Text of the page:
(Bloomberg) — De Beers’s diamond buyers took the rare opportunity to reject stones from the biggest supplier as the company offered almost unprecedented flexibility to ease a growing crisis.
De Beers sold just $280 million of diamonds this month, 44% less than a year earlier. The only sale smaller in the last three years was in July, when many customers refused to buy amid concerns they couldn’t make money on the rough diamonds. The Anglo American (LON:) Plc unit’s sales so far this year are down $1 billion from the same time in 2018.
The mostly family-run businesses that cut, polish and trade the world’s diamonds are battling to make a profit because of a surplus of polished stones and as demand for diamond jewelry stagnates. It has also become harder for these companies to access financing.
De Beers took the unusual step of offering concessions to its customers, known as sightholders. Before the sale, it said they could refuse to buy half of the stones offered that are smaller than three-quarters of a carat, people familiar with the matter said. Buyers also got the option to sell back some diamonds to De Beers on favorable terms, the people said.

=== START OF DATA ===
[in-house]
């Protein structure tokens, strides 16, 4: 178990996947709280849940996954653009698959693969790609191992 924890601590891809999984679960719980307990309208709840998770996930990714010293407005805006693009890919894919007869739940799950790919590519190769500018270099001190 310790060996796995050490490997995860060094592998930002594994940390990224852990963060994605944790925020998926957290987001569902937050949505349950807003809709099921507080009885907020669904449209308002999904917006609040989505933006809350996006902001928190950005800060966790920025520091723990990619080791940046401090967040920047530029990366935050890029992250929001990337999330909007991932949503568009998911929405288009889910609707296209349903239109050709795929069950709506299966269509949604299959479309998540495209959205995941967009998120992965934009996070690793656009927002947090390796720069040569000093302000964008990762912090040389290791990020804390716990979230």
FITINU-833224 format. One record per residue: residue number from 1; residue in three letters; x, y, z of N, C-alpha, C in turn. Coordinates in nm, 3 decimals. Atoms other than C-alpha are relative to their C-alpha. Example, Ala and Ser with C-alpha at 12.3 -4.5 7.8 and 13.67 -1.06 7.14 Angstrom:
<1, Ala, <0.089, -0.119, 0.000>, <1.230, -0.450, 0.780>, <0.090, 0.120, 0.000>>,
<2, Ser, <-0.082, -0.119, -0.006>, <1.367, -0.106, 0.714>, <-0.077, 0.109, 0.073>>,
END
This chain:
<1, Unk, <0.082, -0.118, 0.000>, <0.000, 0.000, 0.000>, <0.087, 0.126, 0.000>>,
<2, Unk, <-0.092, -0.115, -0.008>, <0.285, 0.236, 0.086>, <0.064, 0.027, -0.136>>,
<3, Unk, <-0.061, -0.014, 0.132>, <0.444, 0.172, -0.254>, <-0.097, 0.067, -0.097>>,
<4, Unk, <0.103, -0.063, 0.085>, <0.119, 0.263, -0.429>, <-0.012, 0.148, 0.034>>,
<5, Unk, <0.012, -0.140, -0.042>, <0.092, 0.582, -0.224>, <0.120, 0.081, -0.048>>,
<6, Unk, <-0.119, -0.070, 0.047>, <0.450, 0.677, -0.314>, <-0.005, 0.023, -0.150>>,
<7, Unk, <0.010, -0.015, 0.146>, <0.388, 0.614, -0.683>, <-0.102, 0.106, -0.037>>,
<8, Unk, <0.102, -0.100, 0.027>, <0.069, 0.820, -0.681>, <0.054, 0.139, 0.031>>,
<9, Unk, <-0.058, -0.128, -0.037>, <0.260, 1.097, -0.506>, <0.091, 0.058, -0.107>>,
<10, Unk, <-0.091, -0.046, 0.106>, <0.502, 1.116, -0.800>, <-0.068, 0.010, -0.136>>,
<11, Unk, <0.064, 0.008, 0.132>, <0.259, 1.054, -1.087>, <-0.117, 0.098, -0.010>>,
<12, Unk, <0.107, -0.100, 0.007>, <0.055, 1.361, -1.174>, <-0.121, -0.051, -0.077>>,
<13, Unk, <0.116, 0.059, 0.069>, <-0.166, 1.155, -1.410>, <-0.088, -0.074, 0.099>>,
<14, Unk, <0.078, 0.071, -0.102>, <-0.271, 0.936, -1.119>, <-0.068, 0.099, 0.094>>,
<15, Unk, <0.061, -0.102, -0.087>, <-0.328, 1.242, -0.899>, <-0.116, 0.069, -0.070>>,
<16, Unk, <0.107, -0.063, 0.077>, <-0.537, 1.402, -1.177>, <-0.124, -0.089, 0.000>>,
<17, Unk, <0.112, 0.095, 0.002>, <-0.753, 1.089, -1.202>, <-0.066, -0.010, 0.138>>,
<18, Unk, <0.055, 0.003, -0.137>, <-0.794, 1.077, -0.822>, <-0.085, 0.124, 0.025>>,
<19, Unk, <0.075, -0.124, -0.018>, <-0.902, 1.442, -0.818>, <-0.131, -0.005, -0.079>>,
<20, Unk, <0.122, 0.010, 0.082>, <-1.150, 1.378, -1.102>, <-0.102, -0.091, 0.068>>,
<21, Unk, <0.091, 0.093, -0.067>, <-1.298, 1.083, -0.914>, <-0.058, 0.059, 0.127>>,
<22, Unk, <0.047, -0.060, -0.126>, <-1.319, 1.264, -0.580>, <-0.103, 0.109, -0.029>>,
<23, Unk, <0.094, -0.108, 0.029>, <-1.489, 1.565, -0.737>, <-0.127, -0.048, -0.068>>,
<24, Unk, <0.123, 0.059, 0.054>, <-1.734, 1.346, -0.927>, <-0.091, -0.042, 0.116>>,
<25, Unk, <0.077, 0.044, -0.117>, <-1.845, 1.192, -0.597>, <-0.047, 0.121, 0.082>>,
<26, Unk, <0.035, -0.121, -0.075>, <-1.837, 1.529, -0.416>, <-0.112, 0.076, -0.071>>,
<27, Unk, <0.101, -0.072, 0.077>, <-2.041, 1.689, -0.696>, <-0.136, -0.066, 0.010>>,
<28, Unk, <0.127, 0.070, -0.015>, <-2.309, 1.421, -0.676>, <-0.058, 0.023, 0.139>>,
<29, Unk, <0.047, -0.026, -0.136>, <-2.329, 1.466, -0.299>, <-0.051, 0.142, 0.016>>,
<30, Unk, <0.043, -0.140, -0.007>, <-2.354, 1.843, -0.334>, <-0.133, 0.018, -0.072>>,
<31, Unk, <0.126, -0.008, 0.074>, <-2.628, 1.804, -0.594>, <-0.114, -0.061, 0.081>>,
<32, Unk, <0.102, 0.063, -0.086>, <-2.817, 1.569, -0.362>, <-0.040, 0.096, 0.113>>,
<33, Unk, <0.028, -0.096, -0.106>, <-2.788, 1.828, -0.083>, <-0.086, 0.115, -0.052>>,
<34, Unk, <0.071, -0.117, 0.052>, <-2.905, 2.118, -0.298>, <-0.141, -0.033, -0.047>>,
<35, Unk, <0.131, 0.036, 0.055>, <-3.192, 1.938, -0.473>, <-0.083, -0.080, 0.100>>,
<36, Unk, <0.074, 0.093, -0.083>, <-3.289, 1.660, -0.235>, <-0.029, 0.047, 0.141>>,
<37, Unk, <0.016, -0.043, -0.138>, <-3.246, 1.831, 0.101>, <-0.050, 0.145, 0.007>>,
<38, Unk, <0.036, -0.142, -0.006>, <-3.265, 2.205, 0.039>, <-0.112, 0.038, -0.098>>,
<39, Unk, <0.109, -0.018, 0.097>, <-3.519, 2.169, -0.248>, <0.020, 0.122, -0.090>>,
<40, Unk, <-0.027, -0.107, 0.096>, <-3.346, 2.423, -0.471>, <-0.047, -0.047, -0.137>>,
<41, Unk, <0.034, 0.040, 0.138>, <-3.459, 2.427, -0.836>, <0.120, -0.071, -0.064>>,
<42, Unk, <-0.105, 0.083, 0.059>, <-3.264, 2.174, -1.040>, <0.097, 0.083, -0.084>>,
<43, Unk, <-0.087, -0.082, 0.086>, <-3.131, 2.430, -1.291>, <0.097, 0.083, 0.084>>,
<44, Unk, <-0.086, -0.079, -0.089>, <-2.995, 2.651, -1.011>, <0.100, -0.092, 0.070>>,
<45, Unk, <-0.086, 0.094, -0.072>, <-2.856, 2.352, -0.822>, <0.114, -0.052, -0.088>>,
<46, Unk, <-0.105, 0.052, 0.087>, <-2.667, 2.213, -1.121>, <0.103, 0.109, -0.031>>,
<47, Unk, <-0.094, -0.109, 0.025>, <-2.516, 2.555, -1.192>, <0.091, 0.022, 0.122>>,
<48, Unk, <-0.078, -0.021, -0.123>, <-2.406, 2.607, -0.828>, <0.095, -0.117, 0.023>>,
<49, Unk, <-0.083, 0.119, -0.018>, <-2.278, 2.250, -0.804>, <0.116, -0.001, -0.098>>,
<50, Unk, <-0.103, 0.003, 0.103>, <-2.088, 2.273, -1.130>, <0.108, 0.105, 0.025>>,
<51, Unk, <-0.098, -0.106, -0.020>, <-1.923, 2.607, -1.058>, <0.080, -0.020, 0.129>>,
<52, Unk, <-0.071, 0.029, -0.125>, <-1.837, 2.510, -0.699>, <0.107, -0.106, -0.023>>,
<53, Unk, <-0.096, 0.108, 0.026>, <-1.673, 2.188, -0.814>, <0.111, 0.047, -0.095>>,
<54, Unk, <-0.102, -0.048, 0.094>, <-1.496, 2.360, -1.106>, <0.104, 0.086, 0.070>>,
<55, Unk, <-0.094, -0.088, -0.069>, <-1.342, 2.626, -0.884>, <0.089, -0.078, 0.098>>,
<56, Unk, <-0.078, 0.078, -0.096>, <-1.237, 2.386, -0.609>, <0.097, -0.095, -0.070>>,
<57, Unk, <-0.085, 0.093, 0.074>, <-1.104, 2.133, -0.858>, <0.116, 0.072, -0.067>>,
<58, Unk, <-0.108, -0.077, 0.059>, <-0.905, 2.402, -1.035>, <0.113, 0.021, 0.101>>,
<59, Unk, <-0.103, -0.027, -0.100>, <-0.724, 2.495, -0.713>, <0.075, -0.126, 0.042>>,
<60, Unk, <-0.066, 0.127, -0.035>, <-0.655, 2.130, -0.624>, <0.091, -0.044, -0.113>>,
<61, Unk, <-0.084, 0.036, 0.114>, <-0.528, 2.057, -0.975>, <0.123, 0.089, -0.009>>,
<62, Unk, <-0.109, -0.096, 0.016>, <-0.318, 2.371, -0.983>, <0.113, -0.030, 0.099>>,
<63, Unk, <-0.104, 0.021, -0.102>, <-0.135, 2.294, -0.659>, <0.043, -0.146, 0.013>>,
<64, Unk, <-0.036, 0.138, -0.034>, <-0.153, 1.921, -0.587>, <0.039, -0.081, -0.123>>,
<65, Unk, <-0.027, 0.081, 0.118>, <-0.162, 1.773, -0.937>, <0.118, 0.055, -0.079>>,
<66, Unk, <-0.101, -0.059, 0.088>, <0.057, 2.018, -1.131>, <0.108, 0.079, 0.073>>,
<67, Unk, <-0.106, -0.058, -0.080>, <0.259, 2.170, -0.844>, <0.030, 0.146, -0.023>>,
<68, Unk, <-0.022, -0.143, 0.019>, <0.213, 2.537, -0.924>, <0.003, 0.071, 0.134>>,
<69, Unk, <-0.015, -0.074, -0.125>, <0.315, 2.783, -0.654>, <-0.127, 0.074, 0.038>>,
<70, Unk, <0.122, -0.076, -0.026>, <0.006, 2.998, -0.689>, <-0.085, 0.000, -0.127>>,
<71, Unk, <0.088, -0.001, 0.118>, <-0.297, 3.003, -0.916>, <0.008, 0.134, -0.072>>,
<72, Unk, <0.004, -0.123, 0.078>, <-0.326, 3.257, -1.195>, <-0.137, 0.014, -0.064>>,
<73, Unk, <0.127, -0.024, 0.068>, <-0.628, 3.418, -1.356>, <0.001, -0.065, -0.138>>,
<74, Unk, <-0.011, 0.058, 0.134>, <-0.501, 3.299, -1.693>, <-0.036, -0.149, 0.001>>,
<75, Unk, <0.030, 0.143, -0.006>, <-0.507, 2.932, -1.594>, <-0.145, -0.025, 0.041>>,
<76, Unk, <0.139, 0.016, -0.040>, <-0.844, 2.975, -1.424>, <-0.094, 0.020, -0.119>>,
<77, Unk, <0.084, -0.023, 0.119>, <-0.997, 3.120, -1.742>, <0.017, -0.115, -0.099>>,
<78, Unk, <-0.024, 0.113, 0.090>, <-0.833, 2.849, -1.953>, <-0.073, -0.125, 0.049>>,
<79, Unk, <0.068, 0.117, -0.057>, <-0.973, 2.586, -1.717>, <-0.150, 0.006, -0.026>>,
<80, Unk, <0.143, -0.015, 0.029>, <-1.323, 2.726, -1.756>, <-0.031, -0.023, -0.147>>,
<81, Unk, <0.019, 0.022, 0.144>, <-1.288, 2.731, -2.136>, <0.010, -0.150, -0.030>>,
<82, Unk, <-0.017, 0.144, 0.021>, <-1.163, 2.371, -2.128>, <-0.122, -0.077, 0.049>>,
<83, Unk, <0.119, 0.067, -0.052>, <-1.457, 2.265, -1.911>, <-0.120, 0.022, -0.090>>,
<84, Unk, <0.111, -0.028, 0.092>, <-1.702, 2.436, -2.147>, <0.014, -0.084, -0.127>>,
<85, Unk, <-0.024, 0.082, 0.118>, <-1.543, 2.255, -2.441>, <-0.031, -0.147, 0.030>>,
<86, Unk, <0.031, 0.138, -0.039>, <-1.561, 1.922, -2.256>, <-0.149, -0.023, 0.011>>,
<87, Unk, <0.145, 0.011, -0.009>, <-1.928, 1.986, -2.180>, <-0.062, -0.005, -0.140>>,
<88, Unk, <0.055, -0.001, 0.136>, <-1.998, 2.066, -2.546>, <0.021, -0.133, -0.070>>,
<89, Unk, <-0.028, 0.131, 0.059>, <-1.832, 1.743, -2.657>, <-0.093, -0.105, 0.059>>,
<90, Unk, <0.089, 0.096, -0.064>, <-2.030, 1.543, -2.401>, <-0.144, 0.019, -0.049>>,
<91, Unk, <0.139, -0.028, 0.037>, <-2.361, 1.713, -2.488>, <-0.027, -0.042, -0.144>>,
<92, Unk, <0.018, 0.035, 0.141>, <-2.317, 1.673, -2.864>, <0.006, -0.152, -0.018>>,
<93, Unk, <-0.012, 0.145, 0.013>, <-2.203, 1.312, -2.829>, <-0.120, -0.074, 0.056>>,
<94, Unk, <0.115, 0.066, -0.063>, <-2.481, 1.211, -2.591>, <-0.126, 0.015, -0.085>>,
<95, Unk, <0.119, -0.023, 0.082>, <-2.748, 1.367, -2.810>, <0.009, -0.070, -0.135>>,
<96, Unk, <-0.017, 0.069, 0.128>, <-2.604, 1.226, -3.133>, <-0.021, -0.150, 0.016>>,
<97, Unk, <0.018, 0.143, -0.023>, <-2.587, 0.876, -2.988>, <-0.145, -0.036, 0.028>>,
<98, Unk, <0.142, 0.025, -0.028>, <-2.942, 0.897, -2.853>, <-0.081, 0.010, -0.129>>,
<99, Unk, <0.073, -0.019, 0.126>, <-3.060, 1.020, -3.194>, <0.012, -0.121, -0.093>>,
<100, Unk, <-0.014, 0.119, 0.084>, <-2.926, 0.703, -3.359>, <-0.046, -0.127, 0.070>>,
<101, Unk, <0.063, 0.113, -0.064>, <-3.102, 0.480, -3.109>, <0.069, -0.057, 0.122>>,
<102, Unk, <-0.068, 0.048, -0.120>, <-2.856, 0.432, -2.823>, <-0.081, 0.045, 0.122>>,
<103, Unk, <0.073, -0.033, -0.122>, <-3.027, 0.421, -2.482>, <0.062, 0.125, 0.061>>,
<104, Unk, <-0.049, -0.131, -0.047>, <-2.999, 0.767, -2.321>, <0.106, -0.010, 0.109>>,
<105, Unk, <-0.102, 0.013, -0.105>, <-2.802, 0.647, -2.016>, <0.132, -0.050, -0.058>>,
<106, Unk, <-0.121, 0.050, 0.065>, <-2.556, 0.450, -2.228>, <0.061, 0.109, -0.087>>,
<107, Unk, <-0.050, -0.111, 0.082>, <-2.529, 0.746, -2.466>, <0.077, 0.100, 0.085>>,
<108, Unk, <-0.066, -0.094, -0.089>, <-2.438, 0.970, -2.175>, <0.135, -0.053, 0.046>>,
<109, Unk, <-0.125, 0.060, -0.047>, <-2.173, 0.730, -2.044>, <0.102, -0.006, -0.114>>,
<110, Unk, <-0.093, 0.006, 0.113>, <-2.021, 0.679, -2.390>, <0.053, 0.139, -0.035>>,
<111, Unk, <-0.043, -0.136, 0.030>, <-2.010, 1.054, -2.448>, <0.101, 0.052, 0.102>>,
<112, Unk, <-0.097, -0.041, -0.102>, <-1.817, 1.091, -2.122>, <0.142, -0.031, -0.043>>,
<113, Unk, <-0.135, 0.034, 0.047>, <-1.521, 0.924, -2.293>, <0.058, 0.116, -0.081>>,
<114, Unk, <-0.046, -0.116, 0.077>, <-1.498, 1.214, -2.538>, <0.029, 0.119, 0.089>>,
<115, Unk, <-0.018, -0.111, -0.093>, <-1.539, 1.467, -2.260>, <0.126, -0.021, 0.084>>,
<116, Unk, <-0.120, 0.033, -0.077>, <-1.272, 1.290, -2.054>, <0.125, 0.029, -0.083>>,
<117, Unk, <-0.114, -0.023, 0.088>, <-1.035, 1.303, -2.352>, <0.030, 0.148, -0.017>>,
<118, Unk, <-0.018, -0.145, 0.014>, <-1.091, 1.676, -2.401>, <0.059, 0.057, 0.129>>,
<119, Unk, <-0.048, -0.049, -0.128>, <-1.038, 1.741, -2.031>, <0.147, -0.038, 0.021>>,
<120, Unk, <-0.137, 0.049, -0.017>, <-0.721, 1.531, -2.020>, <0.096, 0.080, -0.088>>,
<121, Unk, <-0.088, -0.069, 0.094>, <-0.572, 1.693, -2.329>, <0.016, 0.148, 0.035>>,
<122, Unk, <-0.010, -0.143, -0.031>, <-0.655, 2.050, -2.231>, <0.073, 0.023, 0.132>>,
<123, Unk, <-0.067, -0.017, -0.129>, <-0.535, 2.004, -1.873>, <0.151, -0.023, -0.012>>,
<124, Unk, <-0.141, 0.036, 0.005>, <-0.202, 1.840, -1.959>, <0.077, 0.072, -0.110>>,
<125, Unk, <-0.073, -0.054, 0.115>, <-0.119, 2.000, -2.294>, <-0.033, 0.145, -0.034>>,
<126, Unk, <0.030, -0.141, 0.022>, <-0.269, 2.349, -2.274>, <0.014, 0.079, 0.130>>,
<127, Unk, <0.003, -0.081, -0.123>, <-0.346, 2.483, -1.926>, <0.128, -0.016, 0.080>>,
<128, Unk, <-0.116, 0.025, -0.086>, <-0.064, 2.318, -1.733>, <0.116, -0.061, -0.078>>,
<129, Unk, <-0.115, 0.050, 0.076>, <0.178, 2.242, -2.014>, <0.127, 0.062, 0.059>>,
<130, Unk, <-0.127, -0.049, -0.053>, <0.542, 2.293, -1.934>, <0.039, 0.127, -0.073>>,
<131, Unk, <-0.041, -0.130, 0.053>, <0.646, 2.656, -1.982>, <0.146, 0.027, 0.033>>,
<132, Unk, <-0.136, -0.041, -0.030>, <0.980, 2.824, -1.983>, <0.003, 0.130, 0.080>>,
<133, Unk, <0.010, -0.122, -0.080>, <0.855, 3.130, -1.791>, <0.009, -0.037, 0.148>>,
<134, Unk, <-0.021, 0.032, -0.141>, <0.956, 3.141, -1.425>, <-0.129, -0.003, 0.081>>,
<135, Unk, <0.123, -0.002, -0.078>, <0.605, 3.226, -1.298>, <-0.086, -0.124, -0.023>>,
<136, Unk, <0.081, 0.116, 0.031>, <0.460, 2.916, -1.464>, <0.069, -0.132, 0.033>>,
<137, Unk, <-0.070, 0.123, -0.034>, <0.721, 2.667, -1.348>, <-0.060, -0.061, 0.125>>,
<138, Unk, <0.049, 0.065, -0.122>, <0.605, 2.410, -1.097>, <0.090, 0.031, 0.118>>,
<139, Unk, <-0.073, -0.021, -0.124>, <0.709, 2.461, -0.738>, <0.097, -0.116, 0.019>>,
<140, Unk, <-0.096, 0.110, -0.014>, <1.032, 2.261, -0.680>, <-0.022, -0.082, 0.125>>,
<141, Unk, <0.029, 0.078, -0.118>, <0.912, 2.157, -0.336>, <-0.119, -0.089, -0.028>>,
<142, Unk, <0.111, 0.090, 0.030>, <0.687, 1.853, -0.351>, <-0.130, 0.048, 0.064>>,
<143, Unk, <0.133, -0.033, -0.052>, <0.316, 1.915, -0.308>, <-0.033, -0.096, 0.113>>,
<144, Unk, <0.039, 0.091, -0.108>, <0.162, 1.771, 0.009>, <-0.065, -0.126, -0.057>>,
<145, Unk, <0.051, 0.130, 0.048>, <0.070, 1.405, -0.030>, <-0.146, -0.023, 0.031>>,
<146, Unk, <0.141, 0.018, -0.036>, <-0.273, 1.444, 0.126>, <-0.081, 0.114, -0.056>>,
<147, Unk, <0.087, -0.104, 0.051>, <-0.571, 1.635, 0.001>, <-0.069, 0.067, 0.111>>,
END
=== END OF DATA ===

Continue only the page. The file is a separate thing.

“With midstream participants continuing to work down polished diamond inventory levels and reduced levels of manufacturing in the key cutting centers, De Beers Group provided customers with further supply flexibility,” Chief Executive Officer Bruce Cleaver said in a statement Wednesday.
De Beers sells gems at 10 sales a year in Botswana to a select group of customers, who are expected to accept the price and quantities they’re offered. Membership of the group was once a lucrative coup for anyone in the industry, but some buyers are now struggling to make money as De Beers keeps prices high, even if it means selling fewer stones.
This year, buyers have grown increasingly frustrated with the cost of rough diamonds sold by De Beers as the prices of polished gems slumped. The company’s first-half profit dropped almost 30% as sales declined.
De Beers has responded by letting sightholders lower their annual quotas and defer purchases. Cleaver said last month that he accepts it’s not an easy time for clients, but that the company sees no structural problems in the industry.
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